One of the links between the two subjects of our first assignment was the image of the swan. In Yeats, this crops up in many phases of his poetry, but in his late work it comes to represent a kind of nobility and pride, and even the soul itself. In the Tower he speaks of the dying hour:
When the swan must fix his eye
Upon a fading gleam,
Float out upon a long
Last reach of glittering stream
And there sing his last song.
WB Yeats, The Tower, 1928
He returns to this vision to conclude the poem, with the image of ‘a bird’s sleepy cry/Among the deepening shades.’
In Leda and the Swan it embodies divine power and knowledge, and Yeats emphasises the swan’s physical force:
A sudden blow: the great wings beating still
Above the staggering girl…
WB Yeats, Leda and the Swan
Compare this to his treatment of the swan in another great poem from his later period:
At sudden thunder of the mounting swan
I turned about and looked where branches break
The glittering reaches of the flooded lake.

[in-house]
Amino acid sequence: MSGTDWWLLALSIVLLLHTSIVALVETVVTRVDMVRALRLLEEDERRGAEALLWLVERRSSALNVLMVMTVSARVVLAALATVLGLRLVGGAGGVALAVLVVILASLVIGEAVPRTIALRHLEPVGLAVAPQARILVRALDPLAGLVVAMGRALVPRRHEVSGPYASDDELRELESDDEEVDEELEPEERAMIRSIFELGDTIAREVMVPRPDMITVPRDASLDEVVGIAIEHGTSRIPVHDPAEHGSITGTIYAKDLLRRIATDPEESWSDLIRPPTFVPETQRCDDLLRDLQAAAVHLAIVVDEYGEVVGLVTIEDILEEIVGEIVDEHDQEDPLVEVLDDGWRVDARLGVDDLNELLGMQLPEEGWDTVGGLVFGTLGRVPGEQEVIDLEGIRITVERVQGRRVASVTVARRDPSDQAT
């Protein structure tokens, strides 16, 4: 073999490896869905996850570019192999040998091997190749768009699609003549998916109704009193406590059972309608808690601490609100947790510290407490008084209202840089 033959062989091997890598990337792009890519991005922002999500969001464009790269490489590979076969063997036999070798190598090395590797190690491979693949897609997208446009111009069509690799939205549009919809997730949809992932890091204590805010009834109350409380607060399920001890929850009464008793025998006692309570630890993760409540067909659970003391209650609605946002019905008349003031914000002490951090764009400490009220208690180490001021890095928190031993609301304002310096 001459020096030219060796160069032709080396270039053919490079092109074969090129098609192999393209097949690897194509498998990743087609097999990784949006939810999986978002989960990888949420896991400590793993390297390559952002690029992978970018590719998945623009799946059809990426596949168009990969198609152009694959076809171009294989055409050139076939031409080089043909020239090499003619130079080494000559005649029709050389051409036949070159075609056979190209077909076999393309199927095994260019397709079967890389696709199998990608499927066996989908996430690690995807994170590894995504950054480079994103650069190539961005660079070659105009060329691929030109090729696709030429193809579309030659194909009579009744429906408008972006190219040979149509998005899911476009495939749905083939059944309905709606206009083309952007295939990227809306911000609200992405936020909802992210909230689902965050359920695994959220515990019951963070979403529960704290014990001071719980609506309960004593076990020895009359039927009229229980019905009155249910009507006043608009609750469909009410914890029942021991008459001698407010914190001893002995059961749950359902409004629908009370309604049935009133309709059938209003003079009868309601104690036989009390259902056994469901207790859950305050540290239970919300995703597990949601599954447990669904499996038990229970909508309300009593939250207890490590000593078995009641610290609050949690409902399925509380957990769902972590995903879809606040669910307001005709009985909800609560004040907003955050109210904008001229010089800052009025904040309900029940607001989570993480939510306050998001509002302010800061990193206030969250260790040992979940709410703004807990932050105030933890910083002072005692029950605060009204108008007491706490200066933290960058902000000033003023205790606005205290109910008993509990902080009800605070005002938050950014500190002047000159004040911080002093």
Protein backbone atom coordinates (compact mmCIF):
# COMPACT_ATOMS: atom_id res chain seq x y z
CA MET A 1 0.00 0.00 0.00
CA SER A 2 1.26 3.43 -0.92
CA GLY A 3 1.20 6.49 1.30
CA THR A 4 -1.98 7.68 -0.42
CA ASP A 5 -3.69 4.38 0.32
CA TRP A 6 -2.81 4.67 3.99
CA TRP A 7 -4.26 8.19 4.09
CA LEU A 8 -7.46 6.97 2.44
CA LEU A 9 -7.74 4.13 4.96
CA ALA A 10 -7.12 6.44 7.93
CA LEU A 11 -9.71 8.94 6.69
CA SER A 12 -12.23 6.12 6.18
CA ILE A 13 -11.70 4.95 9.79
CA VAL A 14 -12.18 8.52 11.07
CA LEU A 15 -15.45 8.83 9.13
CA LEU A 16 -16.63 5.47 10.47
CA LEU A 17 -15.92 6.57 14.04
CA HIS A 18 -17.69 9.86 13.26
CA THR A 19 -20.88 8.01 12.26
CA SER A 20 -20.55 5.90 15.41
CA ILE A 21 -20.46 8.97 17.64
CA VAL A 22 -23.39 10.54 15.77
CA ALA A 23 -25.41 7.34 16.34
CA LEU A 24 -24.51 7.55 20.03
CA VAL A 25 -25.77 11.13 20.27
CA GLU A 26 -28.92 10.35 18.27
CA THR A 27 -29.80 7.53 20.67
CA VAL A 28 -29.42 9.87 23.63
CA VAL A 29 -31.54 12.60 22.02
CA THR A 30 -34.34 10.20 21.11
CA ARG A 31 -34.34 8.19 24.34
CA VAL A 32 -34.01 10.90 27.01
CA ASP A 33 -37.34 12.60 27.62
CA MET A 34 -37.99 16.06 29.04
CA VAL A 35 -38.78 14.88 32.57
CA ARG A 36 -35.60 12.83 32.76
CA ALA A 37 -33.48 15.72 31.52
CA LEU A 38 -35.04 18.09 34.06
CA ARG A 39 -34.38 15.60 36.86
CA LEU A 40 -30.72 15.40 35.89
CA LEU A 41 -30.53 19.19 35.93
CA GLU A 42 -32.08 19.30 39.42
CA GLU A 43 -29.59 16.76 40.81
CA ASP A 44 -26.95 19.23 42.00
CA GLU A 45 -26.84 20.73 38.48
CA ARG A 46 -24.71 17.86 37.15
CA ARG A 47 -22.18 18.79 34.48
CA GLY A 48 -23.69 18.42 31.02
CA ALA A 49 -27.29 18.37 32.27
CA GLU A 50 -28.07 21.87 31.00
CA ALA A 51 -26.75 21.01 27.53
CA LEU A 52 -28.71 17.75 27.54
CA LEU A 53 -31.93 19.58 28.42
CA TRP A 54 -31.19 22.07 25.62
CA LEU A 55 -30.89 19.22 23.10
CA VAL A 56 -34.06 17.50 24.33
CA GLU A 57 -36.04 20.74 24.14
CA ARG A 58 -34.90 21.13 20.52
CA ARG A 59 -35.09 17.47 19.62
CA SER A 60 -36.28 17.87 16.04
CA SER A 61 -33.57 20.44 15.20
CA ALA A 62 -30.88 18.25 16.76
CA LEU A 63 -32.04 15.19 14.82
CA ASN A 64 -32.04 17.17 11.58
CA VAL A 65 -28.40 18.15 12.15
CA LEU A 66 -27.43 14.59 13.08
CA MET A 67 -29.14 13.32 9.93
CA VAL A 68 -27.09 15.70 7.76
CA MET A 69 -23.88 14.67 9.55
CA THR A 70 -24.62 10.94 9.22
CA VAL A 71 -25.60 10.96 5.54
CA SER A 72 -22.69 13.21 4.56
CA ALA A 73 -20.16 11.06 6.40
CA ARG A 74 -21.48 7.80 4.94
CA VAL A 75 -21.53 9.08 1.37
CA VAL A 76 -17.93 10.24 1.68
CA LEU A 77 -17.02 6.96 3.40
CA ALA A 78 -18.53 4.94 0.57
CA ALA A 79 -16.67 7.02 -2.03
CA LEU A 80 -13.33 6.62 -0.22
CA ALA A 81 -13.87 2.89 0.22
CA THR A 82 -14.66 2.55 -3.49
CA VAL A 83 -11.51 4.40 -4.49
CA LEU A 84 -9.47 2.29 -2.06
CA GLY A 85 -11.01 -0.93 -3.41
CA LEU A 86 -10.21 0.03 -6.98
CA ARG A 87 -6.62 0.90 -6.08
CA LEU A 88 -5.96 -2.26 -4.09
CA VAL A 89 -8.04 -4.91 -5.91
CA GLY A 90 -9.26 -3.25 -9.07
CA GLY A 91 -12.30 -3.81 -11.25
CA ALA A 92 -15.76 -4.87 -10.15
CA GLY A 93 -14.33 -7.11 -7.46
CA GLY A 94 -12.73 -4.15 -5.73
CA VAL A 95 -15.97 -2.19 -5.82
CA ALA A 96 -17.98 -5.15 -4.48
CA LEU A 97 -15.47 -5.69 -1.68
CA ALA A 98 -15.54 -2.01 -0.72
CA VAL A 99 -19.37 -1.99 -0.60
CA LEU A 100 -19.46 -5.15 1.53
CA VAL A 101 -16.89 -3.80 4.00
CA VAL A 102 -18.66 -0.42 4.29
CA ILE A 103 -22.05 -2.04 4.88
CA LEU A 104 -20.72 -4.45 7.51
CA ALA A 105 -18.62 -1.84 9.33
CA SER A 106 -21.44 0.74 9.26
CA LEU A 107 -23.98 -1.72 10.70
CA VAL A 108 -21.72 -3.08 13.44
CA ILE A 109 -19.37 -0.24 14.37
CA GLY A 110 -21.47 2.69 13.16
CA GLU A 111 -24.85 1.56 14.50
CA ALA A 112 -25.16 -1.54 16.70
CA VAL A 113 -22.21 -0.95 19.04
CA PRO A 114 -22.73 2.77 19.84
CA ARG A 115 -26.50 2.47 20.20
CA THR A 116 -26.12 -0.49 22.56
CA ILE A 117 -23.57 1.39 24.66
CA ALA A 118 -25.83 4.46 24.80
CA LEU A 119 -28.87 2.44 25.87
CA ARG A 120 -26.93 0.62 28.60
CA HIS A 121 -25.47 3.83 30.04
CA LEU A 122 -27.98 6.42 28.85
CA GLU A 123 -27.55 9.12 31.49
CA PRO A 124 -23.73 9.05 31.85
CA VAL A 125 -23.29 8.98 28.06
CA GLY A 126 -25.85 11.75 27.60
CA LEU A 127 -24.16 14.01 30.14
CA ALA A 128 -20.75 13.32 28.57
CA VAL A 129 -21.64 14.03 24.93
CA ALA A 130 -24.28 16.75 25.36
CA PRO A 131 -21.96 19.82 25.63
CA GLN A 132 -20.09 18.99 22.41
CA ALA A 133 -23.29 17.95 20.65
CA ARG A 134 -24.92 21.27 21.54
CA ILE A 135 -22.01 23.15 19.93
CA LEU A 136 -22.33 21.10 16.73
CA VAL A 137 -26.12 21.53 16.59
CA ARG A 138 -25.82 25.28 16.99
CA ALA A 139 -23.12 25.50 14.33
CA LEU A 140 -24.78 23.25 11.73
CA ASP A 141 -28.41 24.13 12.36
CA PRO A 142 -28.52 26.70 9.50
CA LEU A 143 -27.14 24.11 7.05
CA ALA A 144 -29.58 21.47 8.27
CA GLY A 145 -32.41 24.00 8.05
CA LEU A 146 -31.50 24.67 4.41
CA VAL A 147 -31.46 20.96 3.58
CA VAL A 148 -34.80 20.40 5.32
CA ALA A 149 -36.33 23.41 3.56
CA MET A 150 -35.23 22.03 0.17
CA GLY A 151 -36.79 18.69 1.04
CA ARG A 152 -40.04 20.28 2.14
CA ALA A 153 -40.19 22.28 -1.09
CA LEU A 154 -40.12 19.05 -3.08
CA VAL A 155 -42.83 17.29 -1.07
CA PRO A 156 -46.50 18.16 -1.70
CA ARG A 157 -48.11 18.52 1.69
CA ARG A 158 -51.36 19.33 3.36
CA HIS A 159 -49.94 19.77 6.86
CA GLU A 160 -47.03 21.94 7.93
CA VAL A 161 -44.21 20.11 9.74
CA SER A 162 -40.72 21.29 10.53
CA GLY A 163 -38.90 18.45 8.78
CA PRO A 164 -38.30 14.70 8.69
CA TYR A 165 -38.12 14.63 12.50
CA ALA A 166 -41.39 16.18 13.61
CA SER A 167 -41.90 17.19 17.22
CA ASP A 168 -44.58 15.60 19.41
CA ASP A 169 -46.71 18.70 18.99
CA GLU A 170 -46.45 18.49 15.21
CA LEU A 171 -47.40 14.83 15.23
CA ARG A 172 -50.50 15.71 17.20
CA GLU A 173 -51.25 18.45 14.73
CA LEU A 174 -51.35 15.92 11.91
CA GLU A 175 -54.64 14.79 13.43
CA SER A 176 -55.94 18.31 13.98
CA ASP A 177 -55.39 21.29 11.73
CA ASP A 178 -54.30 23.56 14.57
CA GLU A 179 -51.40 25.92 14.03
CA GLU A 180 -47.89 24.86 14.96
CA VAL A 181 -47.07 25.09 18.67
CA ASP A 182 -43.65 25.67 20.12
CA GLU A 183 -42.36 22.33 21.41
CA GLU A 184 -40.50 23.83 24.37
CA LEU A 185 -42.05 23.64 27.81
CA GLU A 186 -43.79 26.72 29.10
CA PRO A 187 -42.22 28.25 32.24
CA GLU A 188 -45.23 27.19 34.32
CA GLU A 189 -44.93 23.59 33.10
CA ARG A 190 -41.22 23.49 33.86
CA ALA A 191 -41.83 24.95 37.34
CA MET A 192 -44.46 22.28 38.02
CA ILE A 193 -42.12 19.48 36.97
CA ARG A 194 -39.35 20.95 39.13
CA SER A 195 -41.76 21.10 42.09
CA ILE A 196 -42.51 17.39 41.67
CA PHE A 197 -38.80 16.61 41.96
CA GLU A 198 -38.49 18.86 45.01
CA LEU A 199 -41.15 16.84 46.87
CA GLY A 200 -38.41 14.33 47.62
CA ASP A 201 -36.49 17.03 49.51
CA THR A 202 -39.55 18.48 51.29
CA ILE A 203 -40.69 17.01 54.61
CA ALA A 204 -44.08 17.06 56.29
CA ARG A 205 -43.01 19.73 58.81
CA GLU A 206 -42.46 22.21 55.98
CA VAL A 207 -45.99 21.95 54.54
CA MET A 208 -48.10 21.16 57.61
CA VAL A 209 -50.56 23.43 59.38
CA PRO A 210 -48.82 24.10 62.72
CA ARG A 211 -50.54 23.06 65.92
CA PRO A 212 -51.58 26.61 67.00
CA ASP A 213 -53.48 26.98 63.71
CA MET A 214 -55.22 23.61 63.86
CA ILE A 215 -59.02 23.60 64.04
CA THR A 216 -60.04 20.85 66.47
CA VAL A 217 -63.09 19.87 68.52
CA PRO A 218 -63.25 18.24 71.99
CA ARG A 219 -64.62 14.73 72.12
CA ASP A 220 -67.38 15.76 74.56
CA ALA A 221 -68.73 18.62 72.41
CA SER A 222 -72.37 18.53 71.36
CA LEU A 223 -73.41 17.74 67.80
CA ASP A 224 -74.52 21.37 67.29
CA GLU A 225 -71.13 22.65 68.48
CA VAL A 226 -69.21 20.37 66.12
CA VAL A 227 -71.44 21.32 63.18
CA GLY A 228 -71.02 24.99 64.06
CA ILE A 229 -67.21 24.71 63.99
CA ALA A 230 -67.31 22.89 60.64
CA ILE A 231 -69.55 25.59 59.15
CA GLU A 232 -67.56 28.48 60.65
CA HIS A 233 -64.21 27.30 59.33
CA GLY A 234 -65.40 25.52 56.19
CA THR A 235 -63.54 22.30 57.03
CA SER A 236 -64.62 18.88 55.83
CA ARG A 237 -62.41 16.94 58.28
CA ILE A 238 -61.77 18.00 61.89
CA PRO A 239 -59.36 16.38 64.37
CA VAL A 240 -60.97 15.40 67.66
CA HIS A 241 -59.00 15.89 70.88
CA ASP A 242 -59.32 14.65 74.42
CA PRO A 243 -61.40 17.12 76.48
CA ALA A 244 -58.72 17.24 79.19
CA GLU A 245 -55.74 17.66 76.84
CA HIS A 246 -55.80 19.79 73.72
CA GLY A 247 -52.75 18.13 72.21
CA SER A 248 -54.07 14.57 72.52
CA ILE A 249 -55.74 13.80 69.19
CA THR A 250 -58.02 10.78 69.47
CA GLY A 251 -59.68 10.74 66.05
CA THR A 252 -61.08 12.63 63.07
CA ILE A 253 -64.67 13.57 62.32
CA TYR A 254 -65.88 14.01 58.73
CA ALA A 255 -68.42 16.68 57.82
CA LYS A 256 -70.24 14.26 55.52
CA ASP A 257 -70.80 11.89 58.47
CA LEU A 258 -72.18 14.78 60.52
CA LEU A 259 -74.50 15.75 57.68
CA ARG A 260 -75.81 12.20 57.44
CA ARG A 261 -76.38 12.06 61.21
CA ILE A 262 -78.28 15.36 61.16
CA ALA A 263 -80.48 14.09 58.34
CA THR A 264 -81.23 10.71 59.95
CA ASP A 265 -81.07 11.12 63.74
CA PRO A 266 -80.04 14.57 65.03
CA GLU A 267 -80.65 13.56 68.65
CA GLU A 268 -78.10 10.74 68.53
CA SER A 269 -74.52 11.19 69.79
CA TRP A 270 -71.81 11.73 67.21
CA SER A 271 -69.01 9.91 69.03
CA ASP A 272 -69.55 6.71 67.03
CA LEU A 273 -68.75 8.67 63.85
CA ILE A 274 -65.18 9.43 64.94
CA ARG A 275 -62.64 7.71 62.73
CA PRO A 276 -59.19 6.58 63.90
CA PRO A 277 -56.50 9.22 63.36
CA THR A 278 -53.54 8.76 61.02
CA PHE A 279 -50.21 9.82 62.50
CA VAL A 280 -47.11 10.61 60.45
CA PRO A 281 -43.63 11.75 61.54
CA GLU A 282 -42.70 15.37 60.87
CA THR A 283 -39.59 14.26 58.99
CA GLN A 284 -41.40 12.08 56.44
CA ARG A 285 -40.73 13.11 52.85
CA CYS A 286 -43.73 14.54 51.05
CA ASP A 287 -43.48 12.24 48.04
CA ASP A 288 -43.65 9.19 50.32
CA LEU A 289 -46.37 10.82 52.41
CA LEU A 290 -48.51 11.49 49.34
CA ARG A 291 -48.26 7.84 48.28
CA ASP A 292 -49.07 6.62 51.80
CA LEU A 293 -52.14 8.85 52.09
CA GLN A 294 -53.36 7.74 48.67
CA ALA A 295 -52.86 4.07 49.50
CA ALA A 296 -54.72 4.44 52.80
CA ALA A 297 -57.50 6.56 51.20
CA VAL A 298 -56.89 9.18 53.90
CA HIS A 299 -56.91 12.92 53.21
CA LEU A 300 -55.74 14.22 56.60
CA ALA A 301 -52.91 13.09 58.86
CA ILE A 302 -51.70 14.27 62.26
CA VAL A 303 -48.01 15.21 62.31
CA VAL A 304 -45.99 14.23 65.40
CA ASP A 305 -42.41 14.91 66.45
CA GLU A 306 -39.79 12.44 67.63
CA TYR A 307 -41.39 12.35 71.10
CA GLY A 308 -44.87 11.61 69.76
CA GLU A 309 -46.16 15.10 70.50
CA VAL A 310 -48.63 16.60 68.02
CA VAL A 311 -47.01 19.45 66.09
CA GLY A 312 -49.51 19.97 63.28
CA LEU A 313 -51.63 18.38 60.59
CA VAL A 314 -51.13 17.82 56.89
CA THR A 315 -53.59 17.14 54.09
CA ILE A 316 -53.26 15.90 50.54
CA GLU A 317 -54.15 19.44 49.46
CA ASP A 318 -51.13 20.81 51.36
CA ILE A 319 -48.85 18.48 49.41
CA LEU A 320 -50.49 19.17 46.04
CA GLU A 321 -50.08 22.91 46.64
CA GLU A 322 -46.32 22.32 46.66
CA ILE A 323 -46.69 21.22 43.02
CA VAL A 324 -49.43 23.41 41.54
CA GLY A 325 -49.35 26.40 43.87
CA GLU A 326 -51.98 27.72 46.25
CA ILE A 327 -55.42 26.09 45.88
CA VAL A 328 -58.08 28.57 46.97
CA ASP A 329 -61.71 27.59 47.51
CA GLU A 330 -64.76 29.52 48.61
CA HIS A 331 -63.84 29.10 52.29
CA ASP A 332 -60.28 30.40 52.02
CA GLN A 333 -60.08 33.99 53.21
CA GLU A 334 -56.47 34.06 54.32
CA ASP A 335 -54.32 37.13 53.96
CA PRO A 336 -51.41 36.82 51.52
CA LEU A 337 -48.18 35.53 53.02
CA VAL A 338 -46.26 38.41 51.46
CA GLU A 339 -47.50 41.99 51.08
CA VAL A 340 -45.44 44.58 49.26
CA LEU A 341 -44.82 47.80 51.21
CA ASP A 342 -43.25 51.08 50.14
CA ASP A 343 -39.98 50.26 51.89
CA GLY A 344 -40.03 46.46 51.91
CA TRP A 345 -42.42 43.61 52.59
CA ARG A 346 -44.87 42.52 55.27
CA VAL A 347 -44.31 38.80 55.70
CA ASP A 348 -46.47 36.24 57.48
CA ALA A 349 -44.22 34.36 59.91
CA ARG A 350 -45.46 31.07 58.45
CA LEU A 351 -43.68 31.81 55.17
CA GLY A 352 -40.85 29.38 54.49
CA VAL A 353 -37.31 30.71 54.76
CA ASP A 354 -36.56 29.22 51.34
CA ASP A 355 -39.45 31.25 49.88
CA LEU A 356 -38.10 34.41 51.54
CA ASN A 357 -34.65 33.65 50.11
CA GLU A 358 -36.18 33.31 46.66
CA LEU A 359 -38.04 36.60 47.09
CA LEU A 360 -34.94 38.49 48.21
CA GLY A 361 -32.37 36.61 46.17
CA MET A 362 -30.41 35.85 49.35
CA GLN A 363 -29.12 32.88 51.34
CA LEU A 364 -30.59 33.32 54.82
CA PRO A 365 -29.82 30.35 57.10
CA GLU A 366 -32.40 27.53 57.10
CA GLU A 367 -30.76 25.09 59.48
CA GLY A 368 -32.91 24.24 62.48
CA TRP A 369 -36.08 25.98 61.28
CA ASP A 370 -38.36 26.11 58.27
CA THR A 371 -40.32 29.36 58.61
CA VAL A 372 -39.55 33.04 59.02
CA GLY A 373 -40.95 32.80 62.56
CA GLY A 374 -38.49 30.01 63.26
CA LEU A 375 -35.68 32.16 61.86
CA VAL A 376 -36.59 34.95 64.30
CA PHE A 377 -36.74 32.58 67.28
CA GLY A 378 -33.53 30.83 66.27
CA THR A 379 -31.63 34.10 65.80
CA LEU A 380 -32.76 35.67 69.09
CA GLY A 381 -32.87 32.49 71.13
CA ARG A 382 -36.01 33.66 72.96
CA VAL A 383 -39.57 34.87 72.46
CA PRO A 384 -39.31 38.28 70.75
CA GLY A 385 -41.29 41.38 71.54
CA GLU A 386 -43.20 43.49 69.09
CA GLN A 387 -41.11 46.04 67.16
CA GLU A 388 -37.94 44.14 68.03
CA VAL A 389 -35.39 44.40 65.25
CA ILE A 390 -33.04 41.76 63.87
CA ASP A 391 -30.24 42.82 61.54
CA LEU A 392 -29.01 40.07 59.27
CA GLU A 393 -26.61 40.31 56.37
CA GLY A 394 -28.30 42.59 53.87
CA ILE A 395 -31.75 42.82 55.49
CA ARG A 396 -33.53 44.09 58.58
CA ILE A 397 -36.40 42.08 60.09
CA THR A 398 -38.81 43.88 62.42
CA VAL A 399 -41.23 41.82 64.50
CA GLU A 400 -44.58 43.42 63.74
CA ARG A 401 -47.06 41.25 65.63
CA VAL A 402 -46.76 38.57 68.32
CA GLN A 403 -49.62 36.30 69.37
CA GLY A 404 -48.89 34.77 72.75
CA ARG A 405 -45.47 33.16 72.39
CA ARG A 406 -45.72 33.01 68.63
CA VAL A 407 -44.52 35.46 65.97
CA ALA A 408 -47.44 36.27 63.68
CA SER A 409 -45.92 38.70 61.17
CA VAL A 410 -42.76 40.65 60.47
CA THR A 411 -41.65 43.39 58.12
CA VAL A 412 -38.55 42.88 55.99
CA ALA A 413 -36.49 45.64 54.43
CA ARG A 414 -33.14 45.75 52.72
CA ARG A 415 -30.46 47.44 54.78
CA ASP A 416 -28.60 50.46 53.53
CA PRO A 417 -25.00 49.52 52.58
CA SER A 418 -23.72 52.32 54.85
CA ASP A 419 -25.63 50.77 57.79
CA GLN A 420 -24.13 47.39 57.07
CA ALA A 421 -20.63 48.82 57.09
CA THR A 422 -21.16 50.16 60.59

WB Yeats, Cool Park and Ballylee, 1931
Yeats’s imagery here is not flat or two dimensional, but rather a living, breathing power – we feel the swan in all the ‘vigour and turbulence of the flesh’ (Stan Smith’s phrase).
Regarding the Sibelius symphony, he has described how it was inspired by the sight of sixteen swans in flight near his home in Finland. He wrote about it in a letter during its composition:
One of my greatest experiences. Lord God, that beauty! Their call, the same woodwind type as that of cranes, but without tremolo. The swan call, closer to the trumpet, although there is something of a sarrusophone sound. A low refrain, reminiscent of a small child crying. Nature, mysticism and life’s angst. The 5th Symphony’s finale theme: Legato in the trumpets!!
Jean Sibelius, Letters
He later said that on laying down his pen after finally finishing the 5th Symphony, twelve white swans settled down on the lake outside his home, and then circled the house three times before flying away.